It is our job to understand what experiences are critical to customers and how they perceive us and others.  From this understanding we can create plans – products, services, go to market – that will inspire customers to do business with us.  A robust strategy should be built upon the foundation described above, for each segment of your market.

Listening as a Strategy

How comfortable would you be if you were asked to drop into character and be interviewed as one of your customers? You would be asked a variety of questions, including some that you’ve never discussed with that customer. Do you believe that you could answer as your customer would? It can be done. And its value is huge.

We conduct many paired interviews with our clients and with their customers. In these, we discuss the same subjects with our client that we expect to discuss with their customer. This helps to establish a baseline hypothesis for validation and it provides a great assessment of value alignment. We have found that in the majority of cases, companies have inaccurate impressions of their customers that can be dangerous to their bottom line.

Here’s a rather extreme but impactful real-life example: A client of ours had a 20-year, $50M/year relationship with a large customer, and we were asked to talk with that customer on their behalf, as part of a broader engagement to gain actionable customer insights. In order to prepare ourselves, we discussed the customer at length with our client, interviewing them as if they were the customer. This was a tough customer, we were told, that valued price and price alone. Although our client had plenty of other value to bring to this customer, we were told that this wouldn’t matter. We then spent most of a full day with the customer, discussing a broad range of subjects regarding their business – we were not there to sell. There is one quote from this customer that I will never forget: “If the only thing you present to me is your price, how can I judge you on anything else?” Our client’s pre-conceived notions about this customer had colored their thinking so heavily that they created a self-fulfilling prophesy. Once they got past this, an unexpected and incremental $50M revenue opportunity quickly materialized.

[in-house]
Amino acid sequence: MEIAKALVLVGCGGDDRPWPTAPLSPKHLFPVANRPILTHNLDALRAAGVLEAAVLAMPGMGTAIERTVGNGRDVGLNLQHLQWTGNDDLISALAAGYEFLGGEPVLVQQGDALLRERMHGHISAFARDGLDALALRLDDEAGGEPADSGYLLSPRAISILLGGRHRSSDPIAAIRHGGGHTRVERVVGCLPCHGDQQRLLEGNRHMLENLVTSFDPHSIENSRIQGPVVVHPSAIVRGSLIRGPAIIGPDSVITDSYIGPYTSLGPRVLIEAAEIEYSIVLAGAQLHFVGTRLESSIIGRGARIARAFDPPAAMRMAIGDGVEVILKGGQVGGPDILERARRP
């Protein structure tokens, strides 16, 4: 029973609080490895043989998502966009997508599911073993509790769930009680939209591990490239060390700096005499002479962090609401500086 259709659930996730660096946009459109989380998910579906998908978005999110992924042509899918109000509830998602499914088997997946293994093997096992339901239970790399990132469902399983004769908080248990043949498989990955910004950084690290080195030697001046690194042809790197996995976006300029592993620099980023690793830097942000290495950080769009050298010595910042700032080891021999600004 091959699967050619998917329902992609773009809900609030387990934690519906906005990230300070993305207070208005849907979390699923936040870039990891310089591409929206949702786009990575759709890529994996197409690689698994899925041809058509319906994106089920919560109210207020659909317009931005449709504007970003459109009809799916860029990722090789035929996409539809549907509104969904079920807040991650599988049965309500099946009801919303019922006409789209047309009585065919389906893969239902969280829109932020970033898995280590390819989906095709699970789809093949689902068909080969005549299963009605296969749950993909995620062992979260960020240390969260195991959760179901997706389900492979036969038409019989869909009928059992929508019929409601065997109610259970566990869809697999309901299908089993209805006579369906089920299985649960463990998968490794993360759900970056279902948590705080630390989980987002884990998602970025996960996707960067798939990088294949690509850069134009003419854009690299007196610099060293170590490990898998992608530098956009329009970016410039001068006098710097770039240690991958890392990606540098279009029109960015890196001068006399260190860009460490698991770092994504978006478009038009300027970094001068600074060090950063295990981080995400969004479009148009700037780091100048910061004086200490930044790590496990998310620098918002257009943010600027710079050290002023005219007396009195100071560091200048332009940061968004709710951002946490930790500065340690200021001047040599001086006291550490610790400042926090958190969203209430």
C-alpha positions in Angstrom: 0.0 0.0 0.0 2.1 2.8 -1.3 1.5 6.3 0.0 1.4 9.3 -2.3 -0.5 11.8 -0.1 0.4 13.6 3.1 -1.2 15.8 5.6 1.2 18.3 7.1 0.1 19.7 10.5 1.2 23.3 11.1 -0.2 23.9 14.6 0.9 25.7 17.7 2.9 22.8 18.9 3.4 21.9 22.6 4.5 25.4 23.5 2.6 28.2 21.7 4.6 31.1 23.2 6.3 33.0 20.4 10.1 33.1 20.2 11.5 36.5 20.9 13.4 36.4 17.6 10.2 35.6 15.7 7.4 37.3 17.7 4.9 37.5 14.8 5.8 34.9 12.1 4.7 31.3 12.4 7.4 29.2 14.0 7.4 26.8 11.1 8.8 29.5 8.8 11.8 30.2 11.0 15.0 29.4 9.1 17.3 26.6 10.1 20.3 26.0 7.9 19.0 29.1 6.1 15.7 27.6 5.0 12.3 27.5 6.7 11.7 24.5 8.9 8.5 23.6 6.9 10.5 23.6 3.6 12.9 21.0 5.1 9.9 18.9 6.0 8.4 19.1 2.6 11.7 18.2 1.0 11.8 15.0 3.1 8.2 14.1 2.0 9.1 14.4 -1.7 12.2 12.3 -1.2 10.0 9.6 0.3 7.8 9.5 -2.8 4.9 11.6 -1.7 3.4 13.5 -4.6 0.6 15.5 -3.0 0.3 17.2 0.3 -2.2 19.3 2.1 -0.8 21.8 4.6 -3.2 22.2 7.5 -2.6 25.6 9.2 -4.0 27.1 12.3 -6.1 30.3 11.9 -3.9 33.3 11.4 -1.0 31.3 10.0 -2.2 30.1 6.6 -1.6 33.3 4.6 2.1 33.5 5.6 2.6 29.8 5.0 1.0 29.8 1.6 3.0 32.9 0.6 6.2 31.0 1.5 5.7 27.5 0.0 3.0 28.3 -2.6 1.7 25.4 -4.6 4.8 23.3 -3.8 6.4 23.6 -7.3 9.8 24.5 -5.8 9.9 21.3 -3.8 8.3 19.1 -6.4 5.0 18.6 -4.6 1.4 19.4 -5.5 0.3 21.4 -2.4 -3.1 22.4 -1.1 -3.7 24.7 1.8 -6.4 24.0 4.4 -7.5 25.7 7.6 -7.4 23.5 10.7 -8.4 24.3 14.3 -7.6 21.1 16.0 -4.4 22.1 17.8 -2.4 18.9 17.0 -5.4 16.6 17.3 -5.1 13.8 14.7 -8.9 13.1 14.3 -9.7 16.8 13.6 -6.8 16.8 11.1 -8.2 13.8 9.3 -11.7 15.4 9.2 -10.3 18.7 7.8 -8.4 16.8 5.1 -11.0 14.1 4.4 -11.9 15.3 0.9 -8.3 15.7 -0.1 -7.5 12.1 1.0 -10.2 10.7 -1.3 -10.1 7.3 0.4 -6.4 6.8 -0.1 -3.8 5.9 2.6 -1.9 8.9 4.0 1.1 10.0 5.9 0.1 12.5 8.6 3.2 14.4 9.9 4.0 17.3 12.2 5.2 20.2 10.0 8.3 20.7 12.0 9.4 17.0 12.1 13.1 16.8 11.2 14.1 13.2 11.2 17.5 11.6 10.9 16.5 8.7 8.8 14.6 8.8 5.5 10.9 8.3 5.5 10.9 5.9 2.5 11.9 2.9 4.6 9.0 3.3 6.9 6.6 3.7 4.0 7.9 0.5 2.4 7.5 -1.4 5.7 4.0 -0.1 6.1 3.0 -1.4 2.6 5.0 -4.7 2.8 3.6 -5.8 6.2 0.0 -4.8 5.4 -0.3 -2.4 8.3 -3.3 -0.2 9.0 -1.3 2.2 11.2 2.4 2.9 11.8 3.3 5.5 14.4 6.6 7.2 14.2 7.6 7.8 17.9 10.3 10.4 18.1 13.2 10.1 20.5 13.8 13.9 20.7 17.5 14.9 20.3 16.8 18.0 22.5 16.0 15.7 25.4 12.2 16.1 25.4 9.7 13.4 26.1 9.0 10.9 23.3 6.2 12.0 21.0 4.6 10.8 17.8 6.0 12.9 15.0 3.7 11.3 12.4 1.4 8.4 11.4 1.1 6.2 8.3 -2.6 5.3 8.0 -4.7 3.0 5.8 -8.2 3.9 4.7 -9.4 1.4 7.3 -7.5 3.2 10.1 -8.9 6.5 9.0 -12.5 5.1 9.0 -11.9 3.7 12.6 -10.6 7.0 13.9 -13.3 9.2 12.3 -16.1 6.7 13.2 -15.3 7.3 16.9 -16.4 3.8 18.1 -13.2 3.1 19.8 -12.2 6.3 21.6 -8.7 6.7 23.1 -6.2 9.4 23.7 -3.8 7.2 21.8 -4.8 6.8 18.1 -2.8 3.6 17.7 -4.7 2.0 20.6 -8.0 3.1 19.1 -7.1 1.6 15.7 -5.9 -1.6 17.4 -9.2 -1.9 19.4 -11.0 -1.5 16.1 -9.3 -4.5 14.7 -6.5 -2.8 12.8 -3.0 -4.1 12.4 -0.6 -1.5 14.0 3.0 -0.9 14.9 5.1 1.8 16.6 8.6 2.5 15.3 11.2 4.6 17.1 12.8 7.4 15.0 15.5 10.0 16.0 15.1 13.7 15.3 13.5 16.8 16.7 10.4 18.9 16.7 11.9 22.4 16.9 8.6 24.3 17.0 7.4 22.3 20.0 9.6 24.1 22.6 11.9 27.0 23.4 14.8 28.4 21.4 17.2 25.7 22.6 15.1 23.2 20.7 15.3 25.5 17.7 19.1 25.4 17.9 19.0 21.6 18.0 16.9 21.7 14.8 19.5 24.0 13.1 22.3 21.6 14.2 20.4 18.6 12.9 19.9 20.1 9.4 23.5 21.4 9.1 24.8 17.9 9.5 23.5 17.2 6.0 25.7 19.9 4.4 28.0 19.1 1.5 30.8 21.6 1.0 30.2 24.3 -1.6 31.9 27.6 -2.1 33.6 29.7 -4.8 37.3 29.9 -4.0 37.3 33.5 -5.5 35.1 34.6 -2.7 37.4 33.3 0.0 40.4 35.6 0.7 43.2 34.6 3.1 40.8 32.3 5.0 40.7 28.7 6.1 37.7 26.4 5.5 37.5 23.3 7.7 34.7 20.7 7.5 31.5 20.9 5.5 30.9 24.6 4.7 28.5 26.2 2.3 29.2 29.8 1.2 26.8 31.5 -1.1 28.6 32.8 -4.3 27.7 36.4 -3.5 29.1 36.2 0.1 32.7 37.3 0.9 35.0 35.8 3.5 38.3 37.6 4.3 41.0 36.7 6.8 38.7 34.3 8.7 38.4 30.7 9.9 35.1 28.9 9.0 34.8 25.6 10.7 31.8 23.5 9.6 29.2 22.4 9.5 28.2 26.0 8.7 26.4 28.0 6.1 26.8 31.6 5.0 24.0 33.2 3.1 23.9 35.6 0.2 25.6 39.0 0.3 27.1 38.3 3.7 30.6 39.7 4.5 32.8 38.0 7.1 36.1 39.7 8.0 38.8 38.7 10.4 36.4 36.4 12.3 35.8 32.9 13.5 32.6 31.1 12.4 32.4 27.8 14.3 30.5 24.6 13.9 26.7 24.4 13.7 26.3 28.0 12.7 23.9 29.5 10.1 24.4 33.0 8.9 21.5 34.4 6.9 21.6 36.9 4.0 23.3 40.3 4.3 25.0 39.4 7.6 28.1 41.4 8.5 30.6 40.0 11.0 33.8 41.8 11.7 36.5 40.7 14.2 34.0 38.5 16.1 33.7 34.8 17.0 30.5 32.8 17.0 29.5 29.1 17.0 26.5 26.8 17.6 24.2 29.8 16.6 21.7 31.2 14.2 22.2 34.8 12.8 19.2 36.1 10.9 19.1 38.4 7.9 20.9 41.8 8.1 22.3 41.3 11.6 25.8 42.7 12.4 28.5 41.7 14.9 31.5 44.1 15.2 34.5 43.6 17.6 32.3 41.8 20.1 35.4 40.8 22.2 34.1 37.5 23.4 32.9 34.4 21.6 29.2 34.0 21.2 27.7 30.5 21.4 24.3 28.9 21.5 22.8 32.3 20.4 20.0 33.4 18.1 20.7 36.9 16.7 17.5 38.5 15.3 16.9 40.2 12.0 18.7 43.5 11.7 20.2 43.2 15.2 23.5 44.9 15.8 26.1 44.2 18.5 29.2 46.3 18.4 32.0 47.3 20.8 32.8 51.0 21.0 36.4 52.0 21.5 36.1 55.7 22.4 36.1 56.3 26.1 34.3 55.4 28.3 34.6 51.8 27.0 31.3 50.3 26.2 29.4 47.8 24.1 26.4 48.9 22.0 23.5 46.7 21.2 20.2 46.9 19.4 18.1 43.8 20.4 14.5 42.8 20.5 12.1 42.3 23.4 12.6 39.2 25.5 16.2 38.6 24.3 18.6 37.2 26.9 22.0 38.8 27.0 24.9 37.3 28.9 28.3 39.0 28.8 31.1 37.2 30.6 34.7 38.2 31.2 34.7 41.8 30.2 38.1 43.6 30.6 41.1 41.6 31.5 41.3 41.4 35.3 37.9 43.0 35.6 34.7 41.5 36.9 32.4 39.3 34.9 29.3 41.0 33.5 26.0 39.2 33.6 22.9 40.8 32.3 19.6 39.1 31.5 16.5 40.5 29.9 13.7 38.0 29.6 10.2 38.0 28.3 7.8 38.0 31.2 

“Becoming the customer” is how we describe learning so much about your customer that you feel you could accurately represent their interests in any discussion. What are the customer’s goals? What keeps them from reaching those goals? What support systems do they have? Describe the various relevant processes in the customer’s business. What works and doesn’t work in each of them? What are the customer’s perceptions of your company and of other alternatives they have available?

These questions and others provide far more insight than a dim-the-lights experience where a company presents its wares and asks then asks them what they want. We already know what they want. Your customers want better products for free. Unfortunately, that’s not very helpful or actionable, so you need to learn far more.

Rather than asking your customers what they want, ask them what they do and how they’re impacted in their own lives. By spending a day in their lives and “becoming” these customers, you will become much better informed about how to gain their preferences over time. This type of conversation will develop true innovative insight that can lead to disruptive change.

Some of the best companies in the world listen to their customers in this way. When P&G execs travel, they regularly get off the plane and go to the home of a P&G consumer to watch how they use their products. Additionally, P&G sends new recruits to live with families in new market areas in order to understand them better. This “day in the life” experience is terrific and far better than just asking customers what they want. There are lots of ways to achieve it.

If companies such as P&G believe in listening as a strategy, could you?